In cases of medical negligence, the first step is proving a pre-existing relationship existed between the patient and the practitioner – this can usually be done via medical records. 

Once that relationship has been established, a solicitor can order a medical review from a third party to decide whether the medical professional acted unreasonable.

Linking negligence with injury requires you to demonstrate a direct impact on your condition arising from your treatment. 

If your deteriorating vision is linked primarily to your age, for instance, it is more difficult to prove that a third party or outside factor was to blame.

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Eye Injury Compensation Calculator

It is difficult to provide an accurate estimate of exactly how much compensation you should expect from a successful eye injury claim, but below is a broad indicator of examples from personal injury cases in Ireland. 

Bear in mind that the amount of compensation you receive for this type of claim is influenced by factors such as your age, occupation, severity of the injury and impact of the injury on your standard of life.

  • Transient/Minor eye injuries – as much as 9,800.
  • Partial blindness in one eye – between €22,500 and €45,400.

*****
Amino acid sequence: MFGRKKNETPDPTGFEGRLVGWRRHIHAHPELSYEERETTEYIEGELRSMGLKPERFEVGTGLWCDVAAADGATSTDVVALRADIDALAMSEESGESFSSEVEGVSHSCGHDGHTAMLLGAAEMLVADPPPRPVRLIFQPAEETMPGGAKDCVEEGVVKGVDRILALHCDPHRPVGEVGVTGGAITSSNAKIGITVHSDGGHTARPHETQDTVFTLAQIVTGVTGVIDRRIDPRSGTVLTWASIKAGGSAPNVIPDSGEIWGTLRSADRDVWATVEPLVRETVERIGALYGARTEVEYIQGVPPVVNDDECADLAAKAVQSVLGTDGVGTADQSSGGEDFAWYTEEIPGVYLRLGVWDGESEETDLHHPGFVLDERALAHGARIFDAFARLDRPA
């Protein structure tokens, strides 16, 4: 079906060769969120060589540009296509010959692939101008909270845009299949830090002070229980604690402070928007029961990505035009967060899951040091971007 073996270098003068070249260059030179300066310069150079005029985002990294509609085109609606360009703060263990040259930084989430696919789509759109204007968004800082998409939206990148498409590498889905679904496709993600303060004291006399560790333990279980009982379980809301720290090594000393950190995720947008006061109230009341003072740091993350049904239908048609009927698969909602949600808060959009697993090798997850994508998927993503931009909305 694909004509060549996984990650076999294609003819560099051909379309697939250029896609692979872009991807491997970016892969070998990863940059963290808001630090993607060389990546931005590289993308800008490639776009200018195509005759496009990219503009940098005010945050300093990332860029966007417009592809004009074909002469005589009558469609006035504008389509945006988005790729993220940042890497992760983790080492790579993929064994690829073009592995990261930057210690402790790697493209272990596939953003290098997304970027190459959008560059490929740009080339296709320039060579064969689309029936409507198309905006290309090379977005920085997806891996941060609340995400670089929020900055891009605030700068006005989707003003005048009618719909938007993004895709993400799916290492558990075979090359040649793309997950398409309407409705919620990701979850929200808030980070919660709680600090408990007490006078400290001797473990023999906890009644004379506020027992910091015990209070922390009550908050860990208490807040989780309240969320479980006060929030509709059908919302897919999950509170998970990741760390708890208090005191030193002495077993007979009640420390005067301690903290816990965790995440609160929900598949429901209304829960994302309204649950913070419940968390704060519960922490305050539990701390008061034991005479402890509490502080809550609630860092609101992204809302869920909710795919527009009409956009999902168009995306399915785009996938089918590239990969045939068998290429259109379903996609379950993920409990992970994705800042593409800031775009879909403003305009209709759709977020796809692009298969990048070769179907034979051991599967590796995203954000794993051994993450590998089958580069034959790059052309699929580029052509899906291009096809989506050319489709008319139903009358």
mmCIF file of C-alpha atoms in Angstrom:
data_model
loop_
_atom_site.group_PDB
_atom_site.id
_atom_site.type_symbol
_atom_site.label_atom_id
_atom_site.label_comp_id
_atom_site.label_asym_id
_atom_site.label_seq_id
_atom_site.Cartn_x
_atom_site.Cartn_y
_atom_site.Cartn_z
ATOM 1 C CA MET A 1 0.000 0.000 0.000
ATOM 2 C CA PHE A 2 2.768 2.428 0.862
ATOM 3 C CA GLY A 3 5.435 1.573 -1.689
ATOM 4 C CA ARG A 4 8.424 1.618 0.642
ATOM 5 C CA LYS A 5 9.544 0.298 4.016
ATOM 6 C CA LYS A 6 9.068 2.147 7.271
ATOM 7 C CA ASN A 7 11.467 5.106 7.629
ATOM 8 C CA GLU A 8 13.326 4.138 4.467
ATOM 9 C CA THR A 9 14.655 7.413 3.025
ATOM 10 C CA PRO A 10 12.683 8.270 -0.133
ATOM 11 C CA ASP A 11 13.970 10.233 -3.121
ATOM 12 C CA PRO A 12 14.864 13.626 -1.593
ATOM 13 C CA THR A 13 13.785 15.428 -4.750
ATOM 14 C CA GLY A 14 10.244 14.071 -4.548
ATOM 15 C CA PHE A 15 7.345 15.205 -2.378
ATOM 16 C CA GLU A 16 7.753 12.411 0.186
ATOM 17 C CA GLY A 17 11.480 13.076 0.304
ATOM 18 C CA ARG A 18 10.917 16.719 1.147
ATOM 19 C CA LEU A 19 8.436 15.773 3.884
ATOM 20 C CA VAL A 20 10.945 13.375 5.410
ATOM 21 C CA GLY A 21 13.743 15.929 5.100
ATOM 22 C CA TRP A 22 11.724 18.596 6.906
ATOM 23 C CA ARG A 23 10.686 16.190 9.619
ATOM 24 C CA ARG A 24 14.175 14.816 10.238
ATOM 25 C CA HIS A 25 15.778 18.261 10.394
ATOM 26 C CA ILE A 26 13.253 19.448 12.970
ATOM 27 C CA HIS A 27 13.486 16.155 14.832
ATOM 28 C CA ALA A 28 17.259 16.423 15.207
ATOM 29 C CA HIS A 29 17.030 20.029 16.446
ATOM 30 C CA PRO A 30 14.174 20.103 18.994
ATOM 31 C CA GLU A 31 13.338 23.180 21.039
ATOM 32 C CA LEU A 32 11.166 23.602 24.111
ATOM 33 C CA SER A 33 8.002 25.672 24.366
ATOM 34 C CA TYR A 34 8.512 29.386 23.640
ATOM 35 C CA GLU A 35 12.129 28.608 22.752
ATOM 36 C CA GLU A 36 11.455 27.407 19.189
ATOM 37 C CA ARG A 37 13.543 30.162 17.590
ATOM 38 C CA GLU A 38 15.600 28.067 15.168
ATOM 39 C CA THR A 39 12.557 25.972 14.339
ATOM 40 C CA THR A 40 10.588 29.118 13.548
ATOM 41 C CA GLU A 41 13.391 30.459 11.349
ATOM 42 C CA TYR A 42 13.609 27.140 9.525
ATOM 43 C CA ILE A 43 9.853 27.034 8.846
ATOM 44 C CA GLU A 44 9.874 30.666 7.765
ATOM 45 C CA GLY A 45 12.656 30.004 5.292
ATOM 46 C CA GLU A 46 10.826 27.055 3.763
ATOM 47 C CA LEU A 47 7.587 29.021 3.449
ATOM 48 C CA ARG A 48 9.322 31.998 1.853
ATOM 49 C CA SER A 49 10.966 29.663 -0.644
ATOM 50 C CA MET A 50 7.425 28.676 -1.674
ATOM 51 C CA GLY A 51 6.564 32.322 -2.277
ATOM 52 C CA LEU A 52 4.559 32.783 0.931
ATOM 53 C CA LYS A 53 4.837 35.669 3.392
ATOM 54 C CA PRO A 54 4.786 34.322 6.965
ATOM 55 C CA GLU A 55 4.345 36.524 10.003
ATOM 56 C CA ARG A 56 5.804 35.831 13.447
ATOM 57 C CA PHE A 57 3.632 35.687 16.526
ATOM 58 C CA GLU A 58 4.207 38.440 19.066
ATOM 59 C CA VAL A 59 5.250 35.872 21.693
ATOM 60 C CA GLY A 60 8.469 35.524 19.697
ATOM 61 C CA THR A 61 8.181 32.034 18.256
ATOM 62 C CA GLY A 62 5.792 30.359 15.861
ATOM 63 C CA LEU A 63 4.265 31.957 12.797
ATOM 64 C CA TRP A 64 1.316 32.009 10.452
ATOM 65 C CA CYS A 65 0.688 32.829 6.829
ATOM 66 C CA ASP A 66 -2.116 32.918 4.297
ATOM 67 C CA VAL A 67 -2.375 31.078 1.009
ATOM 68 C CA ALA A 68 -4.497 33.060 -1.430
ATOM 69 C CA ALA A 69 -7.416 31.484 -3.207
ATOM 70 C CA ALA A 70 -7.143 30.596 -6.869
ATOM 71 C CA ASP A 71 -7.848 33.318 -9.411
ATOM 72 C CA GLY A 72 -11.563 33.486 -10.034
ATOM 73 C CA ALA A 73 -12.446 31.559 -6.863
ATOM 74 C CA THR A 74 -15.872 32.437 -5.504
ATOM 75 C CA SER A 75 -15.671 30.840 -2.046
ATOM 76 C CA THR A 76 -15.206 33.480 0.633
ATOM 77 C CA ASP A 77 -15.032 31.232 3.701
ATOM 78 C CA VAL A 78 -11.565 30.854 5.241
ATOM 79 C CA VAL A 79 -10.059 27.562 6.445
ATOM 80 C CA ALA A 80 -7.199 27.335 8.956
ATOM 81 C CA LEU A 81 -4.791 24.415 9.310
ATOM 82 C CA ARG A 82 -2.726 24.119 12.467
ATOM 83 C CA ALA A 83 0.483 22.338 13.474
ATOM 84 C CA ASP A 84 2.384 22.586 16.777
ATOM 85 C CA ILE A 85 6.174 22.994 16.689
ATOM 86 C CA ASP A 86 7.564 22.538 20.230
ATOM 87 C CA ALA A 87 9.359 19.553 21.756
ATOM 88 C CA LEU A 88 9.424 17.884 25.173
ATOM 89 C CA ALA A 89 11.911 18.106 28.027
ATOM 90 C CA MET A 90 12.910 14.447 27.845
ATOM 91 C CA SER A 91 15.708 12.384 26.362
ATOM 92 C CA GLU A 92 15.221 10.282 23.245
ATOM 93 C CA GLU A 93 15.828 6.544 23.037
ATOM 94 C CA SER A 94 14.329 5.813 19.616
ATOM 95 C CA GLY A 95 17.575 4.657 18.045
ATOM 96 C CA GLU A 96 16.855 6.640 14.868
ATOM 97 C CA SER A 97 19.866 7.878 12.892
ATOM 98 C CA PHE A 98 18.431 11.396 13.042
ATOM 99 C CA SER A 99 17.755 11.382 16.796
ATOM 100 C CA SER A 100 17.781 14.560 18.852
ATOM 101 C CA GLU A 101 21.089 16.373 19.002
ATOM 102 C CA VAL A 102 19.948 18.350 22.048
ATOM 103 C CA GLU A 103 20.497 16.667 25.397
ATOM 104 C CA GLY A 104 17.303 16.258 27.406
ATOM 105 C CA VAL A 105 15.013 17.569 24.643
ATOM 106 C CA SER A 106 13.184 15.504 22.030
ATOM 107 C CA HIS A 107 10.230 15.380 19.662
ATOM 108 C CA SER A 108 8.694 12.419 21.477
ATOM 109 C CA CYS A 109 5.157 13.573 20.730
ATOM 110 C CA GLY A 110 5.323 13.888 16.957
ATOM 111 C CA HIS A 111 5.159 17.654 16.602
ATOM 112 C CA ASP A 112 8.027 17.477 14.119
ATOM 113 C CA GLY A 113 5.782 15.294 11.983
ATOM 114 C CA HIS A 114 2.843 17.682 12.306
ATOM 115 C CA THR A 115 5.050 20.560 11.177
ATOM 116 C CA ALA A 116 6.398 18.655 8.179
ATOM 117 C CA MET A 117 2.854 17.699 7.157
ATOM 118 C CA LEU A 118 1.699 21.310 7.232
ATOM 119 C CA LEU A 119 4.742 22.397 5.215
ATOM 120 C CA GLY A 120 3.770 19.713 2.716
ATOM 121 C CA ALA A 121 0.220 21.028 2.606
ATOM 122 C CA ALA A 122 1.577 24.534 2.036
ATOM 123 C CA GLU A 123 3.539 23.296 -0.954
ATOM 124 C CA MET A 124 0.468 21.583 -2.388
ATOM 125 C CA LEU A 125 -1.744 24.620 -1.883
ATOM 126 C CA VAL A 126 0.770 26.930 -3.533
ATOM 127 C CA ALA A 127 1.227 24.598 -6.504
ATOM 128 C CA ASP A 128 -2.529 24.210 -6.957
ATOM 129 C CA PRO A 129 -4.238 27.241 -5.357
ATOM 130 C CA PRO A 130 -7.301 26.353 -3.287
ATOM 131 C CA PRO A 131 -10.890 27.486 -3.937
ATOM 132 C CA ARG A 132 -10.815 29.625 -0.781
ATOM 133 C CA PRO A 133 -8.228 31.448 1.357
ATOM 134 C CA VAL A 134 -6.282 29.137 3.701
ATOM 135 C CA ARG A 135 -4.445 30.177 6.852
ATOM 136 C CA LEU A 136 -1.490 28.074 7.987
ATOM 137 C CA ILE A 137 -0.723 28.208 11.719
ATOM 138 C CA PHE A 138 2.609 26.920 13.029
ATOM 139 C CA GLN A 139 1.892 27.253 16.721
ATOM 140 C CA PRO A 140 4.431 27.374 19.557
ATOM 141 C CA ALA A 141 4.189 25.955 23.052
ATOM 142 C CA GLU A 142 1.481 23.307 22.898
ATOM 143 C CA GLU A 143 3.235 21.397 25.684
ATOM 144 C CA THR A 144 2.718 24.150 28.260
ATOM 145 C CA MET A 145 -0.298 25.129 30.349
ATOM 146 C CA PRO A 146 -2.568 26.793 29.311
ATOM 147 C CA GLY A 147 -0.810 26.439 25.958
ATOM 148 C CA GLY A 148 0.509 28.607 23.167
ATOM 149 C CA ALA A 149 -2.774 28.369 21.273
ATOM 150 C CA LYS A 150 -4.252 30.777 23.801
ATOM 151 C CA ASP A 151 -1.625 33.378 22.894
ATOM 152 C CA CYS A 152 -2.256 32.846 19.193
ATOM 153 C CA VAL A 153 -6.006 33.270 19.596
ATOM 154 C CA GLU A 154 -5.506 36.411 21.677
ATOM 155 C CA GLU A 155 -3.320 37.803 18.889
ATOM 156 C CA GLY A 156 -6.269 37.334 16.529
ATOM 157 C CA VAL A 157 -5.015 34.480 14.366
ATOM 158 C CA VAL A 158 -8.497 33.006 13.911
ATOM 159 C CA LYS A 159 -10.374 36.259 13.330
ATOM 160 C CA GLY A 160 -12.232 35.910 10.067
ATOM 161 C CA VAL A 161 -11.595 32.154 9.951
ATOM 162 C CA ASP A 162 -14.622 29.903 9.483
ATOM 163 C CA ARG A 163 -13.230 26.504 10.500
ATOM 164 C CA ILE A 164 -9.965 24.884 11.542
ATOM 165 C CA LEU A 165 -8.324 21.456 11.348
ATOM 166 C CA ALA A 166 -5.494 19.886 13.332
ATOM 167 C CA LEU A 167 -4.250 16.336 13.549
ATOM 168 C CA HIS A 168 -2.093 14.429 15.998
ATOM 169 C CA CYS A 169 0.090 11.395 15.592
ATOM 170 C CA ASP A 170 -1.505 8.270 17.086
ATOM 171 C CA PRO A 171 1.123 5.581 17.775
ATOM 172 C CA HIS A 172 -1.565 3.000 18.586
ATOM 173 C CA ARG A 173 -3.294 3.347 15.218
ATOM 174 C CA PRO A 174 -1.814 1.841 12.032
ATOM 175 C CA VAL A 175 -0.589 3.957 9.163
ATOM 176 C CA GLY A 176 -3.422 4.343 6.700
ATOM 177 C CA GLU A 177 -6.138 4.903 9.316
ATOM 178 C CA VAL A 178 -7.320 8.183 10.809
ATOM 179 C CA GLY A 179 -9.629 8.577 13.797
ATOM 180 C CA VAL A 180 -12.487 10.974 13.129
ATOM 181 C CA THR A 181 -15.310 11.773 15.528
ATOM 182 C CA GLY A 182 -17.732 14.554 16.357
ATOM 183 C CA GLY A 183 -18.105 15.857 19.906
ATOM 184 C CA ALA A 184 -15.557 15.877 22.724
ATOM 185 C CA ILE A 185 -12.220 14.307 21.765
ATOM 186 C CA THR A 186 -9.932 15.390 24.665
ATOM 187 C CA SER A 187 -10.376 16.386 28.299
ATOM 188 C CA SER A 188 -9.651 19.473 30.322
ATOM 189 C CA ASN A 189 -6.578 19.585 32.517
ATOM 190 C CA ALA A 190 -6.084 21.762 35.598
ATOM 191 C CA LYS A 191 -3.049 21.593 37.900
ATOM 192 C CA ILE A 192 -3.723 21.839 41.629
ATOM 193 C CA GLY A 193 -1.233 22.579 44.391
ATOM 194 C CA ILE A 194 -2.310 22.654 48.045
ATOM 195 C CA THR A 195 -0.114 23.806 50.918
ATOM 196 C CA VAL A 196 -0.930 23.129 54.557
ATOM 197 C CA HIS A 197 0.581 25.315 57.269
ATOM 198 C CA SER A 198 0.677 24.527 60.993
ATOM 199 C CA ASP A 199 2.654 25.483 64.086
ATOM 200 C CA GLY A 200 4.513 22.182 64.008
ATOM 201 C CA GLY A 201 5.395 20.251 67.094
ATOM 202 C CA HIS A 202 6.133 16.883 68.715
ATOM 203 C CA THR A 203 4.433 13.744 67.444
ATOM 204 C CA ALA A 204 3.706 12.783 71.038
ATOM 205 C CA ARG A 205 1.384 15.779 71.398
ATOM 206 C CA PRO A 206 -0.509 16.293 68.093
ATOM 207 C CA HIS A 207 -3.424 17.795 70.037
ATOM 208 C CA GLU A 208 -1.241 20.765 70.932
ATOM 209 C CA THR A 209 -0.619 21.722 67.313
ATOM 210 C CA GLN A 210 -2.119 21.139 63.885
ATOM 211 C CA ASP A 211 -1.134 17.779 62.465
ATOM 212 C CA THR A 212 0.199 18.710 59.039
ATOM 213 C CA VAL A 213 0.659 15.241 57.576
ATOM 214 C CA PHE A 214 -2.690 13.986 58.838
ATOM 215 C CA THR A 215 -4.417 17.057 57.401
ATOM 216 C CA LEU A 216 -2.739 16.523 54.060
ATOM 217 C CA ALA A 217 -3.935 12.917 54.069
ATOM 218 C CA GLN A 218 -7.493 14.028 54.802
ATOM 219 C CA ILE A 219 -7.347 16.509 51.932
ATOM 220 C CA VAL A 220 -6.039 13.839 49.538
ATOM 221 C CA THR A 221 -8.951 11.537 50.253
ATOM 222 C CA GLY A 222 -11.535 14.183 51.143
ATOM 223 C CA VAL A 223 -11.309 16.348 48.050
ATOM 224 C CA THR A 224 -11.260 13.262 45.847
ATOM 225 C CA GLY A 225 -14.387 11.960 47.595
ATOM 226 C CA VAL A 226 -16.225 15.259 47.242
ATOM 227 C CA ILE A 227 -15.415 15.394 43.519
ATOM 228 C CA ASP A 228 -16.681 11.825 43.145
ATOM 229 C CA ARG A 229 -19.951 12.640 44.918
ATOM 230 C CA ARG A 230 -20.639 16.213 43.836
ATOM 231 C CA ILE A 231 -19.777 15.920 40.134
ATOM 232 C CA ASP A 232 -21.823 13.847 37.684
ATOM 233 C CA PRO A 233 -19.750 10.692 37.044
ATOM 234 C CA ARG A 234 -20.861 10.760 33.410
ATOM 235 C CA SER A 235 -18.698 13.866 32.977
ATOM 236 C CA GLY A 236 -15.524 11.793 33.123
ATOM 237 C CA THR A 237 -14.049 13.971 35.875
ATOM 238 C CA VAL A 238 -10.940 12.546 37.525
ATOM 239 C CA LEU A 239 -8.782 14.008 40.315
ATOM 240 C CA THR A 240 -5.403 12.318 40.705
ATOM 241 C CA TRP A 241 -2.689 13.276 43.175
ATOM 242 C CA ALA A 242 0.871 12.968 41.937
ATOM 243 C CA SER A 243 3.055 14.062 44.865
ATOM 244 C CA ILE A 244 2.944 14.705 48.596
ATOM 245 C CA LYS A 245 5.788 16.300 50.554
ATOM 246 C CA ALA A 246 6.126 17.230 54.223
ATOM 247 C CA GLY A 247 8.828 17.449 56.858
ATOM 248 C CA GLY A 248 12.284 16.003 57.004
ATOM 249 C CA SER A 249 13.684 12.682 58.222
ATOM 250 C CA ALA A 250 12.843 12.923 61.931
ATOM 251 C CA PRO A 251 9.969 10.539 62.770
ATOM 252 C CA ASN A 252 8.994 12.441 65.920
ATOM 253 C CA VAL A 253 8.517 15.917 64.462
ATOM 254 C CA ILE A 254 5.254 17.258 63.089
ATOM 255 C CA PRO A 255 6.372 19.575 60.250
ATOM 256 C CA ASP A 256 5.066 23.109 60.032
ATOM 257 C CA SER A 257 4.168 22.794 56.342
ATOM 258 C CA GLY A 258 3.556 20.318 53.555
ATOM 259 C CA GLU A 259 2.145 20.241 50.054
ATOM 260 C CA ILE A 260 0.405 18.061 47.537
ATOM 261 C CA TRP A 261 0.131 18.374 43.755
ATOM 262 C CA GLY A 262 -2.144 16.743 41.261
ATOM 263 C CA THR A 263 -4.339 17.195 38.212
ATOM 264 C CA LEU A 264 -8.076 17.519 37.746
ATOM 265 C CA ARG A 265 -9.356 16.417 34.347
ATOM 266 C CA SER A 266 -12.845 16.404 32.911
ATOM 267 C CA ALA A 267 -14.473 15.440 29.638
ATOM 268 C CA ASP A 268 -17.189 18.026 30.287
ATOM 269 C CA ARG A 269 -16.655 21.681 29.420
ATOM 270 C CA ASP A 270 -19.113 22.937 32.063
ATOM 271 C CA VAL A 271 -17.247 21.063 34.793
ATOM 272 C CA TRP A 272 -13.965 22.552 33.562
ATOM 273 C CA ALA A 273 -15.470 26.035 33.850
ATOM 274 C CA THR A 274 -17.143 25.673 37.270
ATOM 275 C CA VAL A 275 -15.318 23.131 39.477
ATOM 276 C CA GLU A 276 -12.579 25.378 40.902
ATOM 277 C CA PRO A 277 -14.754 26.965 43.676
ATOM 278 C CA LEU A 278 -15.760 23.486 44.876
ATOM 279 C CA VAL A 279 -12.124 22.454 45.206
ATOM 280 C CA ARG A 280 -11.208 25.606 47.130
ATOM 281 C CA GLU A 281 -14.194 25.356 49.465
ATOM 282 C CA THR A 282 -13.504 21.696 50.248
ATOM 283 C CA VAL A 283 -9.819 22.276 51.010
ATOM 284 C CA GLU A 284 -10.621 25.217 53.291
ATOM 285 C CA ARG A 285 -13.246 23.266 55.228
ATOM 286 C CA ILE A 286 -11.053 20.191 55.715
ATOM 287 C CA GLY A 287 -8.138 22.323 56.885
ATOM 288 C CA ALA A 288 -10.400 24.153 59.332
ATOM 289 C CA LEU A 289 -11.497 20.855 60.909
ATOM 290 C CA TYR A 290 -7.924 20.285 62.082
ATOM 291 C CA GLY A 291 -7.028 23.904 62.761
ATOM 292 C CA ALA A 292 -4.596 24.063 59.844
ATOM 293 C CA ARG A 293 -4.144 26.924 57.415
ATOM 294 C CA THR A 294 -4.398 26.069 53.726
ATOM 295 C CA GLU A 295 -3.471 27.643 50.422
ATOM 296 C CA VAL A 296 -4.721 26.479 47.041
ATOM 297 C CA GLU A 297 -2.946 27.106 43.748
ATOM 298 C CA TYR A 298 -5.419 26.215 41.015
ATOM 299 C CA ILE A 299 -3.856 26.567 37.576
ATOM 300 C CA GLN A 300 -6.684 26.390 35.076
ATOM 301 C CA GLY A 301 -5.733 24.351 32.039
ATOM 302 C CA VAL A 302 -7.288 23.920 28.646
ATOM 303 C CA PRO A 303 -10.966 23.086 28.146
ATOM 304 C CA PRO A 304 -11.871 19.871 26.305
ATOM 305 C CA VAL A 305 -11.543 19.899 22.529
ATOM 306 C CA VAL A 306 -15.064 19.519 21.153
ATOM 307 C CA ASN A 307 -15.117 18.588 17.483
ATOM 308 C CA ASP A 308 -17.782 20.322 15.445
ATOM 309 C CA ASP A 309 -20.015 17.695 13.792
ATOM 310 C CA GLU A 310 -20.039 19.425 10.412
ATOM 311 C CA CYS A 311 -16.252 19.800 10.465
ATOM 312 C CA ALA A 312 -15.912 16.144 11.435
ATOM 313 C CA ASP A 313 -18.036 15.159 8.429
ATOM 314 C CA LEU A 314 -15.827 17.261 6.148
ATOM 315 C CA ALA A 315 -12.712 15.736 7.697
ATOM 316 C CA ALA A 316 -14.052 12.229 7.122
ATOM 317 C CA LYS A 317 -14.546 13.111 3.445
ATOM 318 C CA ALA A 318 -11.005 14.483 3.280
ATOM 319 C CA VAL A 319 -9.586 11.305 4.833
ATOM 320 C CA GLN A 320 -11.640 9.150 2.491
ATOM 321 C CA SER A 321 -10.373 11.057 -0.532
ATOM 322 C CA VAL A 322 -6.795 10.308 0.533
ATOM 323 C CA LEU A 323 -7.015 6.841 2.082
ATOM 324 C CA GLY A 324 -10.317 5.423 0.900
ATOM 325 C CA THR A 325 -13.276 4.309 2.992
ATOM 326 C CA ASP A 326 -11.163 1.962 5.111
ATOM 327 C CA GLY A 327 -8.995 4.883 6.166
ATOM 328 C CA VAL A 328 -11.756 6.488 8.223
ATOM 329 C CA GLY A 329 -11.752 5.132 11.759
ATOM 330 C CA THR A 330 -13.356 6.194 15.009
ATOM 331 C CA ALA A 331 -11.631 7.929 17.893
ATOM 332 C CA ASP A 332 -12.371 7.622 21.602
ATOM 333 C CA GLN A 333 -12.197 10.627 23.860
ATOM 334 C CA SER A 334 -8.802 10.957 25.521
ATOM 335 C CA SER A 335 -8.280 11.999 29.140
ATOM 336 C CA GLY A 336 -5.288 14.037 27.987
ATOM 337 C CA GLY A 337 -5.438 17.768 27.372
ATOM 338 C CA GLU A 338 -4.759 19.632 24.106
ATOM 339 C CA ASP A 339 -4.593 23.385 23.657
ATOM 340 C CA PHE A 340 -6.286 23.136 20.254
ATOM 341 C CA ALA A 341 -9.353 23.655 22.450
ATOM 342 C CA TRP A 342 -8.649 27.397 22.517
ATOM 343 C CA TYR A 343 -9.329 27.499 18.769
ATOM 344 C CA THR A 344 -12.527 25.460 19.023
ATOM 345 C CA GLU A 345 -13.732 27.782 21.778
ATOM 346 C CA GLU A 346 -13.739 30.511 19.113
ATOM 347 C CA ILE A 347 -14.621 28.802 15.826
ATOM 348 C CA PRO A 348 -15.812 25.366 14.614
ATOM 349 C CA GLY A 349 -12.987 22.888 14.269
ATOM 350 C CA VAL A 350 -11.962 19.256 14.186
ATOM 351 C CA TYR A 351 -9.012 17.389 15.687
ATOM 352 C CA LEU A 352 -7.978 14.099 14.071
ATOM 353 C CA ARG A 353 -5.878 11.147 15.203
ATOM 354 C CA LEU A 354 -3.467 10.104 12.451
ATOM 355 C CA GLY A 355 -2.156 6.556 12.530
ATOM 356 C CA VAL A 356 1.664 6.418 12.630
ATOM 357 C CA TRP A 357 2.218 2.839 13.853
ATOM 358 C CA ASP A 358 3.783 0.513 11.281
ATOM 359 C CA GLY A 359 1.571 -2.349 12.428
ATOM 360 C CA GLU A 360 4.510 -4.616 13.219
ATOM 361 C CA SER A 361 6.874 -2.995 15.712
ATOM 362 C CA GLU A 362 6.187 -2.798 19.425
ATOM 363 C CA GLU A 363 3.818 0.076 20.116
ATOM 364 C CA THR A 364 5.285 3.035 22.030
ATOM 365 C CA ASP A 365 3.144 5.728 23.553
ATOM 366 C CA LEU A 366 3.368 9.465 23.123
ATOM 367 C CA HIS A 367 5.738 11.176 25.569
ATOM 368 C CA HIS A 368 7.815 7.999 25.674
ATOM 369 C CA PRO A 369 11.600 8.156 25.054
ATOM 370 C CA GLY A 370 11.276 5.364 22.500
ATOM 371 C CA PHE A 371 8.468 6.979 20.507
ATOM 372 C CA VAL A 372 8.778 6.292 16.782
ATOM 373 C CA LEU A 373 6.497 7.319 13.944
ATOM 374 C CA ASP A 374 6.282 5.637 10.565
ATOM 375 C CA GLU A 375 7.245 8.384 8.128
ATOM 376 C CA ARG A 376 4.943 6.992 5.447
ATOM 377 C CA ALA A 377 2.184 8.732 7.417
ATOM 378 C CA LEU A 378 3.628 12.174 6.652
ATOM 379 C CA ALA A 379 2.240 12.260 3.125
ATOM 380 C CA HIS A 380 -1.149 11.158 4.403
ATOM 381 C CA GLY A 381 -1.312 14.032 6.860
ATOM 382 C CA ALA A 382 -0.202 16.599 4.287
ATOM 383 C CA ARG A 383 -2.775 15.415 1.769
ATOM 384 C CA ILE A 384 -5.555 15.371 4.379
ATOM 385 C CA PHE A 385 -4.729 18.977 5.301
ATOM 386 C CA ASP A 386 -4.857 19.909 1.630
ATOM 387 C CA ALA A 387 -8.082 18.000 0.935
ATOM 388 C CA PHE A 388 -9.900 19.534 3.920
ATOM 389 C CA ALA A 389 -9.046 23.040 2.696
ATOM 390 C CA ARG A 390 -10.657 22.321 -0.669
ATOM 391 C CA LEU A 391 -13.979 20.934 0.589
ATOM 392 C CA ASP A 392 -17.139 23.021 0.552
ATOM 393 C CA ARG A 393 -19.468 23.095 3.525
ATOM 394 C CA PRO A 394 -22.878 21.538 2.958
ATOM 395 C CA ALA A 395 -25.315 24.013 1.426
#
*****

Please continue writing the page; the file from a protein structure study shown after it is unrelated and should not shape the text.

• Full blindness in one eye – as much as €138,000.

How Long Do I Have to Claim for an Eye Injury?

In Ireland, the time limit on filing a personal injury claim with the Personal Injuries Assessment Board is two years from the date of the accident. 

It is also advised that you make contact with the party you hold responsible for your injury within one month of the incident so that they can investigate your claim – not doing this may hurt your chances of winning any court case that takes place down the line.   

Making an Eye Injury Claim in Ireland

If you feel as though you are the victim of an eye injury or a loss of eyesight that was not your fault, it may be a good idea to get in touch with a solicitor for advice on the right steps to take in your situation. 

At Hughes & Associates, our team are experienced in dealing with cases involving eye injuries and other forms of personal injury. We are available to assess your case and advise you on the merits of any potential claim for compensation.

Based in Dublin and serving claimants living in Ireland, we are available for all enquiries via email at info@hughessolicitors.ie or by phone on +353 1 891 0020.